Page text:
RoboSlam is a robot-building workshop for beginners, which we have been running in a variety of settings for the last two or three years. Our workshops are staffed entirely by volunteers, mostly staff and students from the Dublin Institute of Technology, and our aim is to introduce people to programming, electronics and robotics by guiding them through the construction and programming of an autonomous robot in just a few hours. Getting started in robotics can be costly, so one of the most important principles of RoboSlam is to keep our robot recipe ultra low-cost. Our target cost is €10 per robot for materials. This means that many participants get to take part in our workshops (and take home a working programmable robot) either for very low cost or even free of charge whenever a sponsor agrees to cover the cost of the materials.
This is our second year at Dublin Maker. We had an unforgettable experience last year, meeting all the other makers and the crowds of visitors who were interested in seeing our robots. Because our normal RoboSlam workshop lasts several hours, we couldn’t do that at Dublin Maker where large numbers of visitors would be coming and going, so instead we focused on exhibiting some of our robots are telling people about our project. However, to make things more interactive this year we’ve designed a very stripped back version of the robot which we hope will take under an hour to construct, so we’re hoping to get a few dozen passers-by to sit down and build a robot. We’re calling it RoboSlam Cafe – if there’s a table free, why not drop in and order a robot kit from one of our servers? You’ll need to bring your own coffee though!
The UN has declared 2015 the International Year of Light to highlight the central role of light has in the modern world from science and technology to nature and culture. Year of Light makers come from the SPIE and OSA Student Chapters of both UCD and NUIG to demonstrate how light is used in our everyday lives though lots of hands on experiments and demonstrations including;
Medical imaging, surgical procedures, and even diagnoses rely upon the use of light. An example is Tissue Viability (TiVi) imaging, which is method of determining blood concentration in tissue using a standard digital camera and a laptop. This is a nice example of a very simple medical imaging system, using easy to understand image processing and components that many people have available at home.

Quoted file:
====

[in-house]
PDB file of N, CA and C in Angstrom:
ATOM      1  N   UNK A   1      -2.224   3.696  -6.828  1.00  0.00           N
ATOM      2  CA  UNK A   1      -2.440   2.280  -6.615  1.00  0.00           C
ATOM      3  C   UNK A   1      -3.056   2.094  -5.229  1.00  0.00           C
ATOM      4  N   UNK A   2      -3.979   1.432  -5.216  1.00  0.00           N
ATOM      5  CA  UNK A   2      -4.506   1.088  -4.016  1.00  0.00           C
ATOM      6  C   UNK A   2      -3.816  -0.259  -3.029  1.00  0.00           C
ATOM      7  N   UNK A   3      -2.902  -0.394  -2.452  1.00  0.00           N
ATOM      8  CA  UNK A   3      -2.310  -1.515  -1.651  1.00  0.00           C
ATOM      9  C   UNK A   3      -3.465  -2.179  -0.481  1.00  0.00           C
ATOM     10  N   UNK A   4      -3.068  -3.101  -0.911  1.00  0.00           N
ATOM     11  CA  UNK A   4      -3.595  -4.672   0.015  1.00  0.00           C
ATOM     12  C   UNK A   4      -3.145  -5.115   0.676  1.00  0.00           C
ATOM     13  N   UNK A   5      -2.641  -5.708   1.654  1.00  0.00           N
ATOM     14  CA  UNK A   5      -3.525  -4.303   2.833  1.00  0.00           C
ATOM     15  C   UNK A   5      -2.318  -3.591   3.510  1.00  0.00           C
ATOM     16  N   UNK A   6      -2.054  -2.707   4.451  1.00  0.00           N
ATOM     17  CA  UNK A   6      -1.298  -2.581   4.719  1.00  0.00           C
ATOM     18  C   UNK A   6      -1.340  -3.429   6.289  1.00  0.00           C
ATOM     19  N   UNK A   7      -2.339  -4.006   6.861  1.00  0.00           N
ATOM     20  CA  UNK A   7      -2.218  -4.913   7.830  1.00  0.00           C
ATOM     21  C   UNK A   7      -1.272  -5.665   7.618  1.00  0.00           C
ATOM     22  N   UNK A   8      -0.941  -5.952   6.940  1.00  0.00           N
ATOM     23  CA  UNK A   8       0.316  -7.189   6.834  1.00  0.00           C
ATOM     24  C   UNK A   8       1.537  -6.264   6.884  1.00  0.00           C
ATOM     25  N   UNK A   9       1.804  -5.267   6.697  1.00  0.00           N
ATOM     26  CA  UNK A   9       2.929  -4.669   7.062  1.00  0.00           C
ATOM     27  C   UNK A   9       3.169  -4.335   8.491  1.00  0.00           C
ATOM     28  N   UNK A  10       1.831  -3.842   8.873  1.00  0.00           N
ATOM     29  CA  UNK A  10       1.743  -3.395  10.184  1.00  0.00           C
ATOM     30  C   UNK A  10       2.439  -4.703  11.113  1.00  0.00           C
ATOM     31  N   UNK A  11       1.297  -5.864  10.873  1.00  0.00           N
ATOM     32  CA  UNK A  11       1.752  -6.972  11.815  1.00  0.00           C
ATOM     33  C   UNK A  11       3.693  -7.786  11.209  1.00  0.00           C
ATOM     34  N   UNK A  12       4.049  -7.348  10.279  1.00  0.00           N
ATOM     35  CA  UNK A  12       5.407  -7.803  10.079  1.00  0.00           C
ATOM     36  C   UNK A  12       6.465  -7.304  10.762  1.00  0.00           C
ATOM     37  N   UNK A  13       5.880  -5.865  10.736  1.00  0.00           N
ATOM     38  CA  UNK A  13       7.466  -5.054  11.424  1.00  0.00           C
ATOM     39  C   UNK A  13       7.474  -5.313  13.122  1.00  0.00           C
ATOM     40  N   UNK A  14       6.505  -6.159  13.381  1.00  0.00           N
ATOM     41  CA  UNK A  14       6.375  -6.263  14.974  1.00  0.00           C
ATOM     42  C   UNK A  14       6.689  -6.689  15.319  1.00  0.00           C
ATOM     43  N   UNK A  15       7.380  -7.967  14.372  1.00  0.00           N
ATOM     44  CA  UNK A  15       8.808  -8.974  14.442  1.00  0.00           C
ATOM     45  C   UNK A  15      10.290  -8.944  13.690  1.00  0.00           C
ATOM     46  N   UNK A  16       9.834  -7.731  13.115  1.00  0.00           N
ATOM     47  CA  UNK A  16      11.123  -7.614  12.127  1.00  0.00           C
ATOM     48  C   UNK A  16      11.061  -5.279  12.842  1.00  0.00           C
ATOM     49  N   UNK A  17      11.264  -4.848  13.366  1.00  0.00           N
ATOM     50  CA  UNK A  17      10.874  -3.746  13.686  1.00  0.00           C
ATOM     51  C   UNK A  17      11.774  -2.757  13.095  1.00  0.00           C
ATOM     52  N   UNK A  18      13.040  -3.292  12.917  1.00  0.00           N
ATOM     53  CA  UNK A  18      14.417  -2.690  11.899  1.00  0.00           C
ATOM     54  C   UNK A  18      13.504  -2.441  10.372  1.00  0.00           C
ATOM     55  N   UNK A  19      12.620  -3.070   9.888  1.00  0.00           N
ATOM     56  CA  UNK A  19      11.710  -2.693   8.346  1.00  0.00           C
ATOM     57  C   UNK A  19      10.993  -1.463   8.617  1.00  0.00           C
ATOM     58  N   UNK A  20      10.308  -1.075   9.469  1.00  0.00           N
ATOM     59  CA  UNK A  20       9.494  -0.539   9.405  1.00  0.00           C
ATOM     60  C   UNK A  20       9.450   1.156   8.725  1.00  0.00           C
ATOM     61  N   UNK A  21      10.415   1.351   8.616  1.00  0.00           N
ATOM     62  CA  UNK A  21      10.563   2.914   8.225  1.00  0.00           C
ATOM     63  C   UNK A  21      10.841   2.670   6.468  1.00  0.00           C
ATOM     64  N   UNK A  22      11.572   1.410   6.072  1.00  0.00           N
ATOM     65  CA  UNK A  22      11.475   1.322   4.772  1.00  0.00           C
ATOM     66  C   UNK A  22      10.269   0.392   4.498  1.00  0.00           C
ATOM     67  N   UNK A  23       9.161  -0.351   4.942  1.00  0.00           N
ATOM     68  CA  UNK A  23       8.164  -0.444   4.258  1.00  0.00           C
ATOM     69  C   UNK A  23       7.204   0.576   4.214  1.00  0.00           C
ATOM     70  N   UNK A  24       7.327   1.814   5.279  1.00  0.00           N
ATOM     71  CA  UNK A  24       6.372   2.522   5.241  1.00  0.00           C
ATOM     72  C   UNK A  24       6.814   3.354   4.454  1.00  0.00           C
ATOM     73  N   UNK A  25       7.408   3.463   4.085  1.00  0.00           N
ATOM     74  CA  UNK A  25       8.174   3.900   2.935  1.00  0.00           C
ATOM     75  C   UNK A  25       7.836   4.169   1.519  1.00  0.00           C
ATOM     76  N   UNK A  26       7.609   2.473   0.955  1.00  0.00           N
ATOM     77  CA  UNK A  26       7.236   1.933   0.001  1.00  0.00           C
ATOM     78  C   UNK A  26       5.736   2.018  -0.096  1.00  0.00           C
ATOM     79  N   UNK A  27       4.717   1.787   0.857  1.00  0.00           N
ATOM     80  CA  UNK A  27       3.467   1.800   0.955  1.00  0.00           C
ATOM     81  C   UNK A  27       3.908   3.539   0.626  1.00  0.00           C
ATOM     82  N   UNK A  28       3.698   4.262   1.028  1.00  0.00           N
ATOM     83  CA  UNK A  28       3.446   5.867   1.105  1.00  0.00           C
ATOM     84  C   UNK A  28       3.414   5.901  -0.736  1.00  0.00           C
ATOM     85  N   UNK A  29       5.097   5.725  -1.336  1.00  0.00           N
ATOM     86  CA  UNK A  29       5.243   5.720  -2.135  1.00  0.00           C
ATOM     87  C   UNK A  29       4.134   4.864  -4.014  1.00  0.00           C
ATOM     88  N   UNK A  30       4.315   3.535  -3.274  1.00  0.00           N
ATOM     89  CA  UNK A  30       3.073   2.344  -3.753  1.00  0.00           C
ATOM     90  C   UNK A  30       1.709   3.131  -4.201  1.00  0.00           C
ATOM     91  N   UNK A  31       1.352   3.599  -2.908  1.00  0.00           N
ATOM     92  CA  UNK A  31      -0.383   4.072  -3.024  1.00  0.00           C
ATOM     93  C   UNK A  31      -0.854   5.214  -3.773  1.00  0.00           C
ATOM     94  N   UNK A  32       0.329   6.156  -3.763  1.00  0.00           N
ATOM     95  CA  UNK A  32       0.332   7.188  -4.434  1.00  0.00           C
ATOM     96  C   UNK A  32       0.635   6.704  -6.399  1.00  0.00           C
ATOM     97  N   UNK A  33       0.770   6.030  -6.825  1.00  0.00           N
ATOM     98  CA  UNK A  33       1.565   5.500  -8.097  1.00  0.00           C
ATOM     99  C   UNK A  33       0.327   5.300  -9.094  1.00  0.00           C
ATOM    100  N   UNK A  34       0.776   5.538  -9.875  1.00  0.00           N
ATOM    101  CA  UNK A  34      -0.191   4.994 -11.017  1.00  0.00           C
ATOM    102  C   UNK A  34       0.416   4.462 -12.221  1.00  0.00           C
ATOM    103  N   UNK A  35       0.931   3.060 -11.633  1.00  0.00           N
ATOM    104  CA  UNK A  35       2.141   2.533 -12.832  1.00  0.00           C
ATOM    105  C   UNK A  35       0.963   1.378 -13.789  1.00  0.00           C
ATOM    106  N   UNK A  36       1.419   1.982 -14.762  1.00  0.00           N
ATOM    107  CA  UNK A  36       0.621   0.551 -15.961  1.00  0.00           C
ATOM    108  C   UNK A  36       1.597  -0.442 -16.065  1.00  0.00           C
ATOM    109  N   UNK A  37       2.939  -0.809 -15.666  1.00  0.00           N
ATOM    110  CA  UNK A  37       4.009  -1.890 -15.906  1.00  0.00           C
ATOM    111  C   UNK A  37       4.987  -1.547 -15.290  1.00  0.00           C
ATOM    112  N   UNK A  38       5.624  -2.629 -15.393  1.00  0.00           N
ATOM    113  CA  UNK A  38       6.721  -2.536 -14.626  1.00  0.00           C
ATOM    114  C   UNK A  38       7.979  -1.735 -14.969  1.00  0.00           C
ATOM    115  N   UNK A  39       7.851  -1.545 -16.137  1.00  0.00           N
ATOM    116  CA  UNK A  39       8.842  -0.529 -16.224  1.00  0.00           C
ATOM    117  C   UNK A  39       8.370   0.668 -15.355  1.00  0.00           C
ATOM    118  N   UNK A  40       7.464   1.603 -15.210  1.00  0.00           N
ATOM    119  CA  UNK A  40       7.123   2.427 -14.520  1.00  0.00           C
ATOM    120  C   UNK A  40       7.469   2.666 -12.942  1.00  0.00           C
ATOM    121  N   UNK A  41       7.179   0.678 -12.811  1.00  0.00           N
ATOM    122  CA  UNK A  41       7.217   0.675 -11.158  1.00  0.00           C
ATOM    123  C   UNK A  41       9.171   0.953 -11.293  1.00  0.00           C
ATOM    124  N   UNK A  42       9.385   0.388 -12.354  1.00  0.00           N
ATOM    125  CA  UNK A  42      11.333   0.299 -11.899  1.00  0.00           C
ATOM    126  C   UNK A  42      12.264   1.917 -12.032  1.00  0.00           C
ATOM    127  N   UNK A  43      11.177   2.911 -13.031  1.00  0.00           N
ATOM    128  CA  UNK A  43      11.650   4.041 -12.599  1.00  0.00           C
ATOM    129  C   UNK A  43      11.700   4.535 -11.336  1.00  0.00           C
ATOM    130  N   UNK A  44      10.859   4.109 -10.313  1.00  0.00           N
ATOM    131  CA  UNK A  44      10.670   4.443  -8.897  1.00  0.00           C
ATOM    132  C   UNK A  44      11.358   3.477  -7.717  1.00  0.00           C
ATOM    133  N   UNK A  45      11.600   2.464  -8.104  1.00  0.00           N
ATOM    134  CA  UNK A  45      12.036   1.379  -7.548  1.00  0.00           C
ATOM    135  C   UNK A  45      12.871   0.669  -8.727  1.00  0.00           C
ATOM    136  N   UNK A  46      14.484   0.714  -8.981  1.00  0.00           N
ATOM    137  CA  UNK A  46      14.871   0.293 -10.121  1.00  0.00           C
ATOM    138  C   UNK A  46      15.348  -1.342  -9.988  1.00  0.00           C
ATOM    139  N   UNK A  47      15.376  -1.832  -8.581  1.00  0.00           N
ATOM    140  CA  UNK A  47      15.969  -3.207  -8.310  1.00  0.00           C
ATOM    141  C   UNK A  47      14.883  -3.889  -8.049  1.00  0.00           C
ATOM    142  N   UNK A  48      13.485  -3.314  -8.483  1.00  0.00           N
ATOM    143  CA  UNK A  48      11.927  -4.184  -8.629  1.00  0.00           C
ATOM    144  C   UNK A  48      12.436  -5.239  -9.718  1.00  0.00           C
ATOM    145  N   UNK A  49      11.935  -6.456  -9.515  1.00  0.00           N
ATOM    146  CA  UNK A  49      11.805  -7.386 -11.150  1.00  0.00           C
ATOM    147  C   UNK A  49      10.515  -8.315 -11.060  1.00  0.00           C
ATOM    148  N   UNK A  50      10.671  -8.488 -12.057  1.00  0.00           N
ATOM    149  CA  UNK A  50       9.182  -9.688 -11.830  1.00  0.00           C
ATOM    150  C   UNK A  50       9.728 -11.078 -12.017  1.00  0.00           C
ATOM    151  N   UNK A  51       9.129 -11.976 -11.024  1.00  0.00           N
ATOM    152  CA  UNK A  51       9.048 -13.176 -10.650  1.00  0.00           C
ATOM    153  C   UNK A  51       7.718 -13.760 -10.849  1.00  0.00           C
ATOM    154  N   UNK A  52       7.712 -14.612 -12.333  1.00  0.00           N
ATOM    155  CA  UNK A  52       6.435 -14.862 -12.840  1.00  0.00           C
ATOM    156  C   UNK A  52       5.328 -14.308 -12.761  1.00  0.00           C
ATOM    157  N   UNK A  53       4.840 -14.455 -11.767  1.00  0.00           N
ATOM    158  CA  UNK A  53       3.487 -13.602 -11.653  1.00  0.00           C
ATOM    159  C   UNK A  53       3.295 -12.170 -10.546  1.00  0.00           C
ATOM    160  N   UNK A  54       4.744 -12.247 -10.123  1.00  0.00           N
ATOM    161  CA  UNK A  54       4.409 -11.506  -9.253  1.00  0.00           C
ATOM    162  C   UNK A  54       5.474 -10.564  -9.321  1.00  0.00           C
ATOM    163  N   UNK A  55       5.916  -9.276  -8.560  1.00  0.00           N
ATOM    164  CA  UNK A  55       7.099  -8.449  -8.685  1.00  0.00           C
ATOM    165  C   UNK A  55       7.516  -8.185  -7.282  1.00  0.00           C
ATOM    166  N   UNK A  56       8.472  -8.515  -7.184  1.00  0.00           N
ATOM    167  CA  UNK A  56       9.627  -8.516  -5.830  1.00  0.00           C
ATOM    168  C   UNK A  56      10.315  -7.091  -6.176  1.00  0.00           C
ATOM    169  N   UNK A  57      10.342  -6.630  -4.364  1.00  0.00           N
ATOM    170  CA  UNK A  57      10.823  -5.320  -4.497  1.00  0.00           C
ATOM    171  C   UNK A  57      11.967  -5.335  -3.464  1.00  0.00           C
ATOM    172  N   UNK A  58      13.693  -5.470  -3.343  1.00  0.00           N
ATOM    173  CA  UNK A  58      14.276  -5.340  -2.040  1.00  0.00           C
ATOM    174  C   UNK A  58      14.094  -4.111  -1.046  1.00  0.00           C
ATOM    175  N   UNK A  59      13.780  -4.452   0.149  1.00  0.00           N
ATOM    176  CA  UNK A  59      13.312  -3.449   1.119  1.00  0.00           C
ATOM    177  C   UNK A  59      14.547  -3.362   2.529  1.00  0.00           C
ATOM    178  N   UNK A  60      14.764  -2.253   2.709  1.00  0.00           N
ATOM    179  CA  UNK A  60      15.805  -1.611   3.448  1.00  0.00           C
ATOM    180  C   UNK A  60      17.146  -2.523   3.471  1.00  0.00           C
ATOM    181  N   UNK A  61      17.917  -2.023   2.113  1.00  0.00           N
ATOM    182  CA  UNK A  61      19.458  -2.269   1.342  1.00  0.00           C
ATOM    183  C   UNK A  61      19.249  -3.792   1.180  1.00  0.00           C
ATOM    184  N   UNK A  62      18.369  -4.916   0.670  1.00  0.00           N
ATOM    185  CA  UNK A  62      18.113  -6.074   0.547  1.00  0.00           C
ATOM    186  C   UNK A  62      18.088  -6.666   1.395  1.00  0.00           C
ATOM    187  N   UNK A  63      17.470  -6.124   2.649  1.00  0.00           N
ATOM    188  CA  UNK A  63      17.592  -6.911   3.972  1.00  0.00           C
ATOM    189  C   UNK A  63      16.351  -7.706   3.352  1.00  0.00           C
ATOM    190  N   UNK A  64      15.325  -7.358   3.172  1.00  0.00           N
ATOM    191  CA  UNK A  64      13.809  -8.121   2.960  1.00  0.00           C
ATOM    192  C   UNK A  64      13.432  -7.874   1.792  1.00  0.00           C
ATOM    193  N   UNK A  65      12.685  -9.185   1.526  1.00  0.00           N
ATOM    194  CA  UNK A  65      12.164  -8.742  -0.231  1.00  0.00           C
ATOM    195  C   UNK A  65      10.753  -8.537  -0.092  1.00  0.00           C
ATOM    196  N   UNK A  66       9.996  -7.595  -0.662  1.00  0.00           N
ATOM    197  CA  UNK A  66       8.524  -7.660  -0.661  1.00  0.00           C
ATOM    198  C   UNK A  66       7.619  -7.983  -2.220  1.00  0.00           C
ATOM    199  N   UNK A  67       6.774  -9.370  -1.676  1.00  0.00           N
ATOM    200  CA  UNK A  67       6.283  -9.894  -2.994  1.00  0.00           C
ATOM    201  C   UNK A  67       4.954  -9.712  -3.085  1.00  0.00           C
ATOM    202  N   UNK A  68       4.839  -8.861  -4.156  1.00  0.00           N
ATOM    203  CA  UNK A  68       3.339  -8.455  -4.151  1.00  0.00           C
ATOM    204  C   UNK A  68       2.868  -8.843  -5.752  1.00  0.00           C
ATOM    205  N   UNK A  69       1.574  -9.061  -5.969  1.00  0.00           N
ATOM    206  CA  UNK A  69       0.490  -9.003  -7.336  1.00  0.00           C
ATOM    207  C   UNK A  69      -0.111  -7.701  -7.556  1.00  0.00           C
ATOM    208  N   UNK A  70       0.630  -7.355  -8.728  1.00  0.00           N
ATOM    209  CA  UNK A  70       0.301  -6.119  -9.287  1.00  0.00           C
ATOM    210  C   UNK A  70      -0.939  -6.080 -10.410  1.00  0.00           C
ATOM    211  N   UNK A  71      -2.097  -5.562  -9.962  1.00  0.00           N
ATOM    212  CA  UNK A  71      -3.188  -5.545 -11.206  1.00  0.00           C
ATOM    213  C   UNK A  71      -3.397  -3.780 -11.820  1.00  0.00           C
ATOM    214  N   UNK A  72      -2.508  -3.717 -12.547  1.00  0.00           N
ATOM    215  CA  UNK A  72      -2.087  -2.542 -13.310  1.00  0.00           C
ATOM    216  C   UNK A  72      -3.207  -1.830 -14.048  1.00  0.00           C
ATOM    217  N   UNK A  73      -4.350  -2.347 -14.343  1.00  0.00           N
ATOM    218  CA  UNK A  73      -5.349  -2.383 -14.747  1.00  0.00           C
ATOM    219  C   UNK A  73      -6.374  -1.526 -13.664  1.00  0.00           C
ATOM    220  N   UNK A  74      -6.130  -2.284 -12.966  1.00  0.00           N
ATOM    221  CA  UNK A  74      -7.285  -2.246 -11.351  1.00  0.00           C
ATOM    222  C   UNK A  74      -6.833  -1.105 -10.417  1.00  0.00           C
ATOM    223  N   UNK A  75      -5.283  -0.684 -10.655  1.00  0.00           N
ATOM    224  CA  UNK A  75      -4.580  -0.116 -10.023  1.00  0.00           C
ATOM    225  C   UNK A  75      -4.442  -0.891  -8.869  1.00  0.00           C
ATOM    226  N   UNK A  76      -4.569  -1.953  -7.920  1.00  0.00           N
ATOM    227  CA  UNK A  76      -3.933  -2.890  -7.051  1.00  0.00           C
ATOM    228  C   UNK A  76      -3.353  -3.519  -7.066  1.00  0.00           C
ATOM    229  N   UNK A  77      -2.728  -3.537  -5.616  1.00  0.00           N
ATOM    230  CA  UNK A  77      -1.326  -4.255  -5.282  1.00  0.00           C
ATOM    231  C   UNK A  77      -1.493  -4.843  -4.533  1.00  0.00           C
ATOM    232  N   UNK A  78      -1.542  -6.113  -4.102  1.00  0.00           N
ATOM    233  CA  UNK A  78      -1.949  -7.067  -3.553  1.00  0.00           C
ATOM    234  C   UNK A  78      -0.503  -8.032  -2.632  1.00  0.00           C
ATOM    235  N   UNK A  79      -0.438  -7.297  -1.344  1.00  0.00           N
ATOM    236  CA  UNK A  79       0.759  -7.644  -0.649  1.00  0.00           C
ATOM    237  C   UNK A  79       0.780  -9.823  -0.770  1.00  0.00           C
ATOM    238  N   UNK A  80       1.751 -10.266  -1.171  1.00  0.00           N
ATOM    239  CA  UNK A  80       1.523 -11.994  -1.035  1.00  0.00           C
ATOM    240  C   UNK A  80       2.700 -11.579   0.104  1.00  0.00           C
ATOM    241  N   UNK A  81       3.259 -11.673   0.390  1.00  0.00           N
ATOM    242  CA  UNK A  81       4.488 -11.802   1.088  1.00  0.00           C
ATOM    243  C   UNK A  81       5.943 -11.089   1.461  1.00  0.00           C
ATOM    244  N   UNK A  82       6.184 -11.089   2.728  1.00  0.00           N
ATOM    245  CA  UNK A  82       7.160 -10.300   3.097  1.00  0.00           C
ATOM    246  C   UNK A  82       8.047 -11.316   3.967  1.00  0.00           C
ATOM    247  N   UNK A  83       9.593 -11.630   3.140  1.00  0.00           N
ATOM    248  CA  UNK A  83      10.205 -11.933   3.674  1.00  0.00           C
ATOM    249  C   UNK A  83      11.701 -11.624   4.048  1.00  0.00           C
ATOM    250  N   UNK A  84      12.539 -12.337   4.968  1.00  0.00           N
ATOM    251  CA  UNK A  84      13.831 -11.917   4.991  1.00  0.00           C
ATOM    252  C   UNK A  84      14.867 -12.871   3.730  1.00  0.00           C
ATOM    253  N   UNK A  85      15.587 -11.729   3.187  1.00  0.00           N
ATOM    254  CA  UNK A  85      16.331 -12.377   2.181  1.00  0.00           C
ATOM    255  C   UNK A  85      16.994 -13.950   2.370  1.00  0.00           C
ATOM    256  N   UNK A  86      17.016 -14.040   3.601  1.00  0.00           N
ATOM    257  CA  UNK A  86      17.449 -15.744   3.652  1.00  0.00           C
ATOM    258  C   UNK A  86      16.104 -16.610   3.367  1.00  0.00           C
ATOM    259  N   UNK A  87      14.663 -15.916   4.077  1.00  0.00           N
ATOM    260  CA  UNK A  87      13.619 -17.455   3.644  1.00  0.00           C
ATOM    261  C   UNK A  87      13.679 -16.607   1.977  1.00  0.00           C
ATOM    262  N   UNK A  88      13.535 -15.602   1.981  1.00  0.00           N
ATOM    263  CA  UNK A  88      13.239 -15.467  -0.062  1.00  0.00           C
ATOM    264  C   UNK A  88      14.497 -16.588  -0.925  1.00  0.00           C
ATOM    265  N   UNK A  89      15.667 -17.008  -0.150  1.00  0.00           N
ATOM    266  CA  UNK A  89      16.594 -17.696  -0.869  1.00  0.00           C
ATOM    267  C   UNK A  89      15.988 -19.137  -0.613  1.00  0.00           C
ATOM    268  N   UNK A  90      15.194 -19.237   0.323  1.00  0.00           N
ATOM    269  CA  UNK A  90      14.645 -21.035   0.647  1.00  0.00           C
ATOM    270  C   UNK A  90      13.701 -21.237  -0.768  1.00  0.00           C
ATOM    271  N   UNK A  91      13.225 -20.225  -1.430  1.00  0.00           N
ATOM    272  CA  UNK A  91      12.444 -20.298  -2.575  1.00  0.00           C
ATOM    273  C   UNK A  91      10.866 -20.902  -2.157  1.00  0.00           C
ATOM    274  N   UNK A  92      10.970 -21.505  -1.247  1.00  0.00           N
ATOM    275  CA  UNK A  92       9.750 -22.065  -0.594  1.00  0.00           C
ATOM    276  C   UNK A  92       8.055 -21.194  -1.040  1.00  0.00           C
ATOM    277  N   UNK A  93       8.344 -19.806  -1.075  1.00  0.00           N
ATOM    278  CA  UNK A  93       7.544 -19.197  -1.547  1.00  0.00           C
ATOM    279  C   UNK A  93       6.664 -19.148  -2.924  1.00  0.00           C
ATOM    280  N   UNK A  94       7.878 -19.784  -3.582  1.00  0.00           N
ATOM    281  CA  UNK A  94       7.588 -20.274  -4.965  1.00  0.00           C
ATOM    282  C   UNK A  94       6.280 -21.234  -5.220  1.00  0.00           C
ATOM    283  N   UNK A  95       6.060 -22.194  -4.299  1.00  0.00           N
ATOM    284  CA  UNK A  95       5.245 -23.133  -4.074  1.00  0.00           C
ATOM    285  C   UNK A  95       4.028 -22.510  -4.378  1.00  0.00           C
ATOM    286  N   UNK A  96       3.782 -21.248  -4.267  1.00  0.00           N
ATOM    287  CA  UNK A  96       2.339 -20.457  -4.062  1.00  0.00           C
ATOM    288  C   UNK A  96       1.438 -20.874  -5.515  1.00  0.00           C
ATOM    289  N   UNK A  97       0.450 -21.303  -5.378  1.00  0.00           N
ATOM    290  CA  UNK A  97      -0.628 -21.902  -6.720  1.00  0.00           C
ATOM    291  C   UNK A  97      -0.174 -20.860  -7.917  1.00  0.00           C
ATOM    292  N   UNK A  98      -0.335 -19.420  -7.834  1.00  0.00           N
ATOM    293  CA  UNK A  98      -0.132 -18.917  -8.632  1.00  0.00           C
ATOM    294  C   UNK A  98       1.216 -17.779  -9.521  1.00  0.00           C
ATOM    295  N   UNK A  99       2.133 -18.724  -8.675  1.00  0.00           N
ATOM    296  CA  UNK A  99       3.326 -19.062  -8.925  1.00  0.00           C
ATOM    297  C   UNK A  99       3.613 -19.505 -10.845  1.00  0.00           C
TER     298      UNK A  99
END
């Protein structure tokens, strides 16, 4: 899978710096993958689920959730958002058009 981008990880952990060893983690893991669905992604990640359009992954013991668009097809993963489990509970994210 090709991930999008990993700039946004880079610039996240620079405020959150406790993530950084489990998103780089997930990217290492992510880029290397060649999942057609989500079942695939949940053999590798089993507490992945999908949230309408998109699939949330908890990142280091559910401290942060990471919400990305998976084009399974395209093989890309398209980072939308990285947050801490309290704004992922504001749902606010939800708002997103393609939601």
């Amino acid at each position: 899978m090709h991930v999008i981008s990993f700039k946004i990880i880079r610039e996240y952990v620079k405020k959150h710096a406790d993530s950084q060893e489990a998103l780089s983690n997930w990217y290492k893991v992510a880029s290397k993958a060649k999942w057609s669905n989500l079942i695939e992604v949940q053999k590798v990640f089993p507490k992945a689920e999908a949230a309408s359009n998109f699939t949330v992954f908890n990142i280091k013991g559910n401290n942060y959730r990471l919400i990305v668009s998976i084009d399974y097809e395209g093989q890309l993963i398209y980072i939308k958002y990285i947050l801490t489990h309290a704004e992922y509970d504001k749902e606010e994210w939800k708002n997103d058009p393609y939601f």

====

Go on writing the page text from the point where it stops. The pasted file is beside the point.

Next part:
Light based smartphone apps using the camera of smartphones to capture meaningful changes in the light, such as the redness in the skin or even the heart rate.
Interference with light (laser and white light) using a Michelson Interferometer.
Making UV bracelets and LED badges.
There will also be some optical illusions to show the different ways in which light works.
We are a group of Ph.D. students from the Physics department of NUI Galway and we research on a branch of science called ‘Biophotonics’, which is basically all about using light to see and understand the inner workings of living things (like cells and tissues!) Medical imaging (like X-rays), microscopes and laser eye surgery are just some examples of the impact light has on biology and healthcare.
2015 has been declared ‘The International Year of Light and Light-based Technologies’ by the United Nations. This has inspired us to get out and show everybody how everyday items like smartphones and camera’s can be turned into light-based technologies that can be used in healthcare. For example did you know that a smartphone can be used to measure your heart rate? Or that a everyday digital camera can show the concentration of red blood cells in your arm? At Dublin Maker we will be there to show you how this can be done, and we will have some other fascinating demonstrations about the science of light for you to try out!
The SPIE / OSA Student Chapter was established over 10 years ago to help promote optics and photonics through outreach and public engagement. We are based in the College of Engineering in UCD. We will be collaborating with our colleagues in the NUI Galway SPIE and OSA Student Chapter at Dublin Maker to promote the International Year of Light. We have already taken part in UCD Light and Shadow and InspireFest Fringe as part of the International Year of Light outreach activities. Our stand will consist of hands on activities including making UV bracelets and LED badges. We will have a number of optical illusions and diffraction (rainbow) glasses to help explain the properties of light.
The aim of the NUI Galway OSA Student Chapter is to bring together people with common interests in the fields of optics and related disciplines. We organise events and activities that promote optics in the university and the wider community. Our members are part of the Physics Department at NUI Galway and the majority of us carry out research in the field of applied optics. At Dublin Maker we will be demonstrating our new laser graffiti setup and we are looking forward to working with the other chapters!
Prof. Steve M. Potter: Hacking and studying brains with light and electronics